3. Buy a Mac.  Which should trigger a Cory nonsensical rant about how much better the plastic,  poor quality screen and build Lenovo’s are so much better.

      1. Basically, Unity with half-decent ergonomics. Which still leaves the problem of the widening scrollbars and everything to accommodate my clumsiness.

    4.  You may be happy to learn that Unity in 13.04 has the old scrollbars back.  If they’re not enabled for you by default (they were for me) you can use unity-tweak-tool to enable them:  System -> Scrolling -> Legacy

      Just finished my upgrade from 12.10.

    5.  Gave up on Ubuntu. Unity is as brain damaged as Metro. Now I use Mint with XFCE. I had Mint Debian Edition for a while but it is too unstable. Canonical has fallen into the Microsoft trap of thinking that you need a single interface across a multitude of devices. That’s rather like saying you need the same interface for your bicycle, your car and your airplane. Balls to that. A laptop is not a tablet and a tablet is not a phone. One fit for all will be compromised in different ways on every one.

      1. Mint with XFCE is the bees knees.

        While not Ubuntu based I use Slitaz a fair amount in Virtual Box.  It’s small and very lightweight, but it does have a tendency to break some.  But for using in a virtual environment it’s pretty quick and easy.

      1.  ‘Free’ rings a bit hollow since Ubuntu tries to sell you shit at every opportunity.

        /still using it right now b/c lazy

        1.  I must be using Ubuntu at all the wrong opportunities… Just because you can see to-pay-for programs and games in the Software Center?

    1.  It’s a  bit gushing all right. But Ubuntu is good. I couldn’t be entirely uncritical of it – I can’t stand Unity either – but it’s a nice easy starting point for Linux.

    1. I was a service manager at a Micro Center, and let me tell you, they emphasize customer service to a ridiculous level. It’s the kind of mid-century customer service that is so difficult to find elsewhere these days. They also engage in a ton of product training, and instruct salespeople to never sell anything they don’t think the customer needs. Rather, they are supposed to try to uncover new and unknown needs. The service department operates on the same principle; we would never have tried to sell service if it were more economical to just purchase a new system. I’ve seen small, independent places charge $500 to repair ten-year-old computers. A person would get fired for that at Micro Center.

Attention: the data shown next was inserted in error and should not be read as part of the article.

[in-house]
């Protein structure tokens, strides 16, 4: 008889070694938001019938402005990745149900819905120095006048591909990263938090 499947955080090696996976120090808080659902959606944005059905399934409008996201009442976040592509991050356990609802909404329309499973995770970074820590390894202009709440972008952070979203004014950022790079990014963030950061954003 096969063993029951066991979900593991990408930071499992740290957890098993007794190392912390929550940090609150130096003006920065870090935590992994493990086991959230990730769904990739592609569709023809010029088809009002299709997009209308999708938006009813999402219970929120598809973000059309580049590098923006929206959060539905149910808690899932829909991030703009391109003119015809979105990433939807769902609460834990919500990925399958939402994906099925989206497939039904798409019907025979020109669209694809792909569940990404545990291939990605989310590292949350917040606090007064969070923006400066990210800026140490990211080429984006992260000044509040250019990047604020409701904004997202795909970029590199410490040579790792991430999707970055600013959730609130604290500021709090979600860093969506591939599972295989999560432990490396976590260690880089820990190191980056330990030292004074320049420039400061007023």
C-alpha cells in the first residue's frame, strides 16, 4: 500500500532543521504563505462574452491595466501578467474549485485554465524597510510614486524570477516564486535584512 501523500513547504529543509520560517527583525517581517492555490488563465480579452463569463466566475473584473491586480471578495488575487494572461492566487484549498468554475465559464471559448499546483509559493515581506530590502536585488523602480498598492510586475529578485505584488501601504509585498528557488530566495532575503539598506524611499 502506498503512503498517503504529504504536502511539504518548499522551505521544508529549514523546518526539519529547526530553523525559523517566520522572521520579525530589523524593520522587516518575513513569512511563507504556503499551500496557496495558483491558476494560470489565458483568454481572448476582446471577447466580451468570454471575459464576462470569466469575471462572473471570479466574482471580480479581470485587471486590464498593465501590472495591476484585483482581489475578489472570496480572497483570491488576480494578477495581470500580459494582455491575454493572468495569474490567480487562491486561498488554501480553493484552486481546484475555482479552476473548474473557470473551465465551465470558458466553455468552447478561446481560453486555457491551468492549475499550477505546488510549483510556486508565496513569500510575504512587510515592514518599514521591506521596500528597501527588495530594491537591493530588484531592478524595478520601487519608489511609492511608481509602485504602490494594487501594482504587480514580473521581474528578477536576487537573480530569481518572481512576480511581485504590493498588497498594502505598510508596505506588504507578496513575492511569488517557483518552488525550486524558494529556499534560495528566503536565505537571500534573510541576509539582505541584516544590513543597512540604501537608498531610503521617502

I haven’t been with MC for several years, but I was proud to work there. You’d be hard-pressed to find the same level of quality in similar-sized stores.

  2. If you want Ubuntu without the bloat, try Puppy.  It (he?) has lots of utility, minimal eye candy, and a huge and supportive user base.  It runs on almost anything, from a Pentium II to a Phenom quad-core.  It only needs about 128mb of memory, though if you’re booting from a live CD it’ll be much faster with 256mb or more (it loads into a ramdisk).  The desktop is either Openbox or JWM (some versions let you choose).